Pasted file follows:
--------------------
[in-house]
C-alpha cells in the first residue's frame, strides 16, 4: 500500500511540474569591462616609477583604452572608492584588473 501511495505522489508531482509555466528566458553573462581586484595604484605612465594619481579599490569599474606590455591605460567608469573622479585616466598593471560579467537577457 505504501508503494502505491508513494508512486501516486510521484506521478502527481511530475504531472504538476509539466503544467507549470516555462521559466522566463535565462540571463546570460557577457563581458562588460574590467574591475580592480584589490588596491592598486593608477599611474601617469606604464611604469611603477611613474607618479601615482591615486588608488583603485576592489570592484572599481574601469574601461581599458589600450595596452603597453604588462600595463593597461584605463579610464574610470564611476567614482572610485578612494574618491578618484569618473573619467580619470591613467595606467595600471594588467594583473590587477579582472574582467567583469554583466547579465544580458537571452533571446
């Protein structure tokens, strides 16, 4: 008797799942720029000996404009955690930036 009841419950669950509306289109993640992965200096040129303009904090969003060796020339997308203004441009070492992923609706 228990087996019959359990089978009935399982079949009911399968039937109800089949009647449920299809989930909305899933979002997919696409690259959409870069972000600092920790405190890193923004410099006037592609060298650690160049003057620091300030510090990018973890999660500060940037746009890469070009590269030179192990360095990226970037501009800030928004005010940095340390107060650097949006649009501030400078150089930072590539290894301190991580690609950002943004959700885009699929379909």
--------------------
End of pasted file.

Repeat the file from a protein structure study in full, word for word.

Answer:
[in-house]
C-alpha cells in the first residue's frame, strides 16, 4: 500500500511540474569591462616609477583604452572608492584588473 501511495505522489508531482509555466528566458553573462581586484595604484605612465594619481579599490569599474606590455591605460567608469573622479585616466598593471560579467537577457 505504501508503494502505491508513494508512486501516486510521484506521478502527481511530475504531472504538476509539466503544467507549470516555462521559466522566463535565462540571463546570460557577457563581458562588460574590467574591475580592480584589490588596491592598486593608477599611474601617469606604464611604469611603477611613474607618479601615482591615486588608488583603485576592489570592484572599481574601469574601461581599458589600450595596452603597453604588462600595463593597461584605463579610464574610470564611476567614482572610485578612494574618491578618484569618473573619467580619470591613467595606467595600471594588467594583473590587477579582472574582467567583469554583466547579465544580458537571452533571446
């Protein structure tokens, strides 16, 4: 008797799942720029000996404009955690930036 009841419950669950509306289109993640992965200096040129303009904090969003060796020339997308203004441009070492992923609706 228990087996019959359990089978009935399982079949009911399968039937109800089949009647449920299809989930909305899933979002997919696409690259959409870069972000600092920790405190890193923004410099006037592609060298650690160049003057620091300030510090990018973890999660500060940037746009890469070009590269030179192990360095990226970037501009800030928004005010940095340390107060650097949006649009501030400078150089930072590539290894301190991580690609950002943004959700885009699929379909």